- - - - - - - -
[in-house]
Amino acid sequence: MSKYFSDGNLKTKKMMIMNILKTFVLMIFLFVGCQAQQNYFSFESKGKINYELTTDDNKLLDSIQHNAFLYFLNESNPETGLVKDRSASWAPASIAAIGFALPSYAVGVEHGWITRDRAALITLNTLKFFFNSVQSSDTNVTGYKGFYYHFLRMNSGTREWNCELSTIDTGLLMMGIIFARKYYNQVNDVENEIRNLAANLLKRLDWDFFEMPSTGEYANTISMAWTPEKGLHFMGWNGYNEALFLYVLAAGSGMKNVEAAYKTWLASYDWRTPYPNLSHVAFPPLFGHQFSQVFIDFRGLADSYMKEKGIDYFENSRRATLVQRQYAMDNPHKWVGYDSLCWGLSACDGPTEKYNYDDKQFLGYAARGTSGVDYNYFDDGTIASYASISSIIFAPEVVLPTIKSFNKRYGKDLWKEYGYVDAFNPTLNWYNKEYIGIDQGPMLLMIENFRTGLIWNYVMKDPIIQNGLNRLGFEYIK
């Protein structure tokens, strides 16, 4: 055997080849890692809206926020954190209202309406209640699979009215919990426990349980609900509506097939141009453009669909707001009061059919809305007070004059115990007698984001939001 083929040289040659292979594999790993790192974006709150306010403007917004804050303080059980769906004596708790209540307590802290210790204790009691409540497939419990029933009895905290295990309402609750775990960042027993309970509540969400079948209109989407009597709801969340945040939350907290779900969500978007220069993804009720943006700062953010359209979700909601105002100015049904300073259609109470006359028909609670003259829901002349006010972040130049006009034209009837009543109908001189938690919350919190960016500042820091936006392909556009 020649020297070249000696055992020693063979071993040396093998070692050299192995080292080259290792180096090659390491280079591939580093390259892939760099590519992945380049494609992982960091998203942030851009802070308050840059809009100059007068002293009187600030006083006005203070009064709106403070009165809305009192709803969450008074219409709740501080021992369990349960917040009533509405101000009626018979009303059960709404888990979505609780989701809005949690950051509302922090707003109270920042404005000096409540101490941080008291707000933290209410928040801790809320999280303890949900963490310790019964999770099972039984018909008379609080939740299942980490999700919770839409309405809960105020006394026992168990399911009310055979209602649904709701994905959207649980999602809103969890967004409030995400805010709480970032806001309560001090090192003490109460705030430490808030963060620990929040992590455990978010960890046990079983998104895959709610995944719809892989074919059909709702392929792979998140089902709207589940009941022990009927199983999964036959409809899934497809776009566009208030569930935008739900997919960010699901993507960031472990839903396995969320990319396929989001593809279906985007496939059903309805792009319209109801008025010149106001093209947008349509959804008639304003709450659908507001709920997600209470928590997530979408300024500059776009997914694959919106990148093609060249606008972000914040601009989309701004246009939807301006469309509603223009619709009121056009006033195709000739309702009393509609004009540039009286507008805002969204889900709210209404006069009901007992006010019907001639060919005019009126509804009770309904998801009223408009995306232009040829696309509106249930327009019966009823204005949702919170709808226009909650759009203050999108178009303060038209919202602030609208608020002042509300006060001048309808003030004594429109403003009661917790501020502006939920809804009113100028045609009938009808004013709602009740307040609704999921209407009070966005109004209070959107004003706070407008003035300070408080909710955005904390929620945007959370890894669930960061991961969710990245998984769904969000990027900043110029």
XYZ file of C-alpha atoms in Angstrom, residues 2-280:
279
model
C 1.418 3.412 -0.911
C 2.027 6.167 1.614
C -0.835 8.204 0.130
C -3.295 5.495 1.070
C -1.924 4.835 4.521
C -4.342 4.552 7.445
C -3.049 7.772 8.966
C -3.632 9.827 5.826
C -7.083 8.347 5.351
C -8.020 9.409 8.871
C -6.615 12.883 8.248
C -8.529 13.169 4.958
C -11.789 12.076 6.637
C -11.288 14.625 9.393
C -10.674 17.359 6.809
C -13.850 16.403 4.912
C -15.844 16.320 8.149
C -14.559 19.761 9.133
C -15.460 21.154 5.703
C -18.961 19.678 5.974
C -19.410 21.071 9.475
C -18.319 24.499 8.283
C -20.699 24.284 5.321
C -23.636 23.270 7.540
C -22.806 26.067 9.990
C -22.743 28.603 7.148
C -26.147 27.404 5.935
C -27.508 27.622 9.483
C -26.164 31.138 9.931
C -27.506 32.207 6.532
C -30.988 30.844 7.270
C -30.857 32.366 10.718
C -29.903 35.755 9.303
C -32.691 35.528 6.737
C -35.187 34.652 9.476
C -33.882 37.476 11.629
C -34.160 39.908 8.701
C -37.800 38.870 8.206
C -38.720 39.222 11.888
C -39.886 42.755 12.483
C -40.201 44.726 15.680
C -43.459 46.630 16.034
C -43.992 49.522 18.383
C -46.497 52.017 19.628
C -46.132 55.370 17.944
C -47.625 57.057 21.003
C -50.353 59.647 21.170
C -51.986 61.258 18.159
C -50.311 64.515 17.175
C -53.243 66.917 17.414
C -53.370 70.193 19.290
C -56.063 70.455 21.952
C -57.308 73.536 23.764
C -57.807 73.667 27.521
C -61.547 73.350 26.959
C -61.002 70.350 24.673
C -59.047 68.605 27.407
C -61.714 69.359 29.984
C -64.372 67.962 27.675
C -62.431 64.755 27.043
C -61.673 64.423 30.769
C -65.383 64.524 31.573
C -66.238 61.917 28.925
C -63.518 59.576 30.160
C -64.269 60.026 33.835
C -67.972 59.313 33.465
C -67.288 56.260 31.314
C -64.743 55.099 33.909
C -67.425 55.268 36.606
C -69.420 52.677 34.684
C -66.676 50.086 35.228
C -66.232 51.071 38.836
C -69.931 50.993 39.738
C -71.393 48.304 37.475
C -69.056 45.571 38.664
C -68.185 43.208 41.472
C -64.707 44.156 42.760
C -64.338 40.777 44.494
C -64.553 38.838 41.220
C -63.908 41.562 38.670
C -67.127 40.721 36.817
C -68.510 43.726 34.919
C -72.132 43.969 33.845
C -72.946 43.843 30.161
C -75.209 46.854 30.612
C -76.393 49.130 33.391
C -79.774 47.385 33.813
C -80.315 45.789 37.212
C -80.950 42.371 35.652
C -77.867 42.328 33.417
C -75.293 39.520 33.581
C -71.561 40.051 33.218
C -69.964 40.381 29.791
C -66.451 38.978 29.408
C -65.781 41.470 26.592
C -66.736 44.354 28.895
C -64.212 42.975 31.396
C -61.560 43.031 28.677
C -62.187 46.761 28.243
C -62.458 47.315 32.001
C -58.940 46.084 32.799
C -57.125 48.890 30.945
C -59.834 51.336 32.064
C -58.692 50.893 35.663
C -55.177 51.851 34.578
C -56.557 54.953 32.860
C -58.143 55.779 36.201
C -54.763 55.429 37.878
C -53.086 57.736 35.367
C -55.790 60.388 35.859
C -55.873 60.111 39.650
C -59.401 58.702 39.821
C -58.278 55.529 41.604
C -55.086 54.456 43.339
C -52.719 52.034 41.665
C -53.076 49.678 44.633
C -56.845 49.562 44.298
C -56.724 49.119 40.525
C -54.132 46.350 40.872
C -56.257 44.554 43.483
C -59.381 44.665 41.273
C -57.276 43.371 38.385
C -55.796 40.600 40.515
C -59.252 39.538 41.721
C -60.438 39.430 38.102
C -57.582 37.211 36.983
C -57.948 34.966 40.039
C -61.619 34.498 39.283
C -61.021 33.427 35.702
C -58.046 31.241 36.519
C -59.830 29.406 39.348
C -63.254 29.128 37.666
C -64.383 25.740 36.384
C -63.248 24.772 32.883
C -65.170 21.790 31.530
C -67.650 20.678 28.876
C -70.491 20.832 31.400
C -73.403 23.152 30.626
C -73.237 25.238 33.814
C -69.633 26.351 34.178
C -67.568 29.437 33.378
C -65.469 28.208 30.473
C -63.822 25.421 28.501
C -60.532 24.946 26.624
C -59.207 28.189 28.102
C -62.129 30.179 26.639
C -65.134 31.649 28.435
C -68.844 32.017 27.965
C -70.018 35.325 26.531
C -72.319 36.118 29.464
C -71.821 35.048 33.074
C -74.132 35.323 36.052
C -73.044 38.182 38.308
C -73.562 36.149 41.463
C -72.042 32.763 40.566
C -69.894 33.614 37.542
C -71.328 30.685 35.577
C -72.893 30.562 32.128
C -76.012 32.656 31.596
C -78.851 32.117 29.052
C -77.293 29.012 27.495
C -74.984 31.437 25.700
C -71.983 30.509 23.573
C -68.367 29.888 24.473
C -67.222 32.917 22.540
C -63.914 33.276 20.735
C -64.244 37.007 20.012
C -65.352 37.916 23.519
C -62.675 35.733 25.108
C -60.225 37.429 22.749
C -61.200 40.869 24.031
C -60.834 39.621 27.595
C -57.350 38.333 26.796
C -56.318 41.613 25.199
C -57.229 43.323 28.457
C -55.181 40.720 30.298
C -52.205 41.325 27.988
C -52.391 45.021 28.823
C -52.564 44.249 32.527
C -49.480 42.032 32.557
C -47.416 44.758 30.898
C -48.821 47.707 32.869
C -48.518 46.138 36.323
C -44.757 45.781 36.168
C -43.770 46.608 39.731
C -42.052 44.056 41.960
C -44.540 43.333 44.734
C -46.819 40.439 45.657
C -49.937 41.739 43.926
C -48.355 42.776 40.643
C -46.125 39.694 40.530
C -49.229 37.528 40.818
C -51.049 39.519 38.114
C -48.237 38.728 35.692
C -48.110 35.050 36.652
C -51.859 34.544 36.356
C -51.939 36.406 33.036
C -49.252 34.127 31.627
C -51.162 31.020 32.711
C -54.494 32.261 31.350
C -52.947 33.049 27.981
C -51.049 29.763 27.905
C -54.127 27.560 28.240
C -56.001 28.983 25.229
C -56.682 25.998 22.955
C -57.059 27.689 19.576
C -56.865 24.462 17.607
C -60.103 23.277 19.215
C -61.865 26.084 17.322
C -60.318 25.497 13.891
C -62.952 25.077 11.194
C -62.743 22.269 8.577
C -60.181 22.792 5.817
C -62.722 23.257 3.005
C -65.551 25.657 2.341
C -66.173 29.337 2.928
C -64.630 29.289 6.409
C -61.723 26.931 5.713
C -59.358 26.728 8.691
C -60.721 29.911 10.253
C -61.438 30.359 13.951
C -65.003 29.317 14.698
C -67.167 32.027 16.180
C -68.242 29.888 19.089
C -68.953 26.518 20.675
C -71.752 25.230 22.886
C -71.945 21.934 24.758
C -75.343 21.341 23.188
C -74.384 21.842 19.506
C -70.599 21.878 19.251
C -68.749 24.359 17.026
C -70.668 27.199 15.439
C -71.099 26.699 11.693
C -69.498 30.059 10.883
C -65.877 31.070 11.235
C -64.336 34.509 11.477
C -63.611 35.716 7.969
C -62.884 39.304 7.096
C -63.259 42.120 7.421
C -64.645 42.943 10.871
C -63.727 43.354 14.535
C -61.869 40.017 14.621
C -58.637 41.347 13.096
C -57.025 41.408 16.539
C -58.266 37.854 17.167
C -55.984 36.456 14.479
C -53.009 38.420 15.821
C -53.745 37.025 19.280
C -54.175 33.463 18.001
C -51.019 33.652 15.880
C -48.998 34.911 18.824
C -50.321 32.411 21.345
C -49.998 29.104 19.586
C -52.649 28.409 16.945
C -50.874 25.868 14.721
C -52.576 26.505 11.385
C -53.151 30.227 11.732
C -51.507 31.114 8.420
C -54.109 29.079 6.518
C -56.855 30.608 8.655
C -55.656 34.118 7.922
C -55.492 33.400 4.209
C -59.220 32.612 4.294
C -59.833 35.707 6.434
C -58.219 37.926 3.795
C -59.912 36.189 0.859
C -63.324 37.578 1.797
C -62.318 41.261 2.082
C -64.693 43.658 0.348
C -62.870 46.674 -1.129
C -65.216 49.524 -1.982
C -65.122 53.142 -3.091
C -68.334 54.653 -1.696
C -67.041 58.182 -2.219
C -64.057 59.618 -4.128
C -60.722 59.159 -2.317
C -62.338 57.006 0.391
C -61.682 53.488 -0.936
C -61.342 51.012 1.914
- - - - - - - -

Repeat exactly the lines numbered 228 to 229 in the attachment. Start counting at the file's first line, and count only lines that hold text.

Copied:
C -65.003 29.317 14.698
C -67.167 32.027 16.180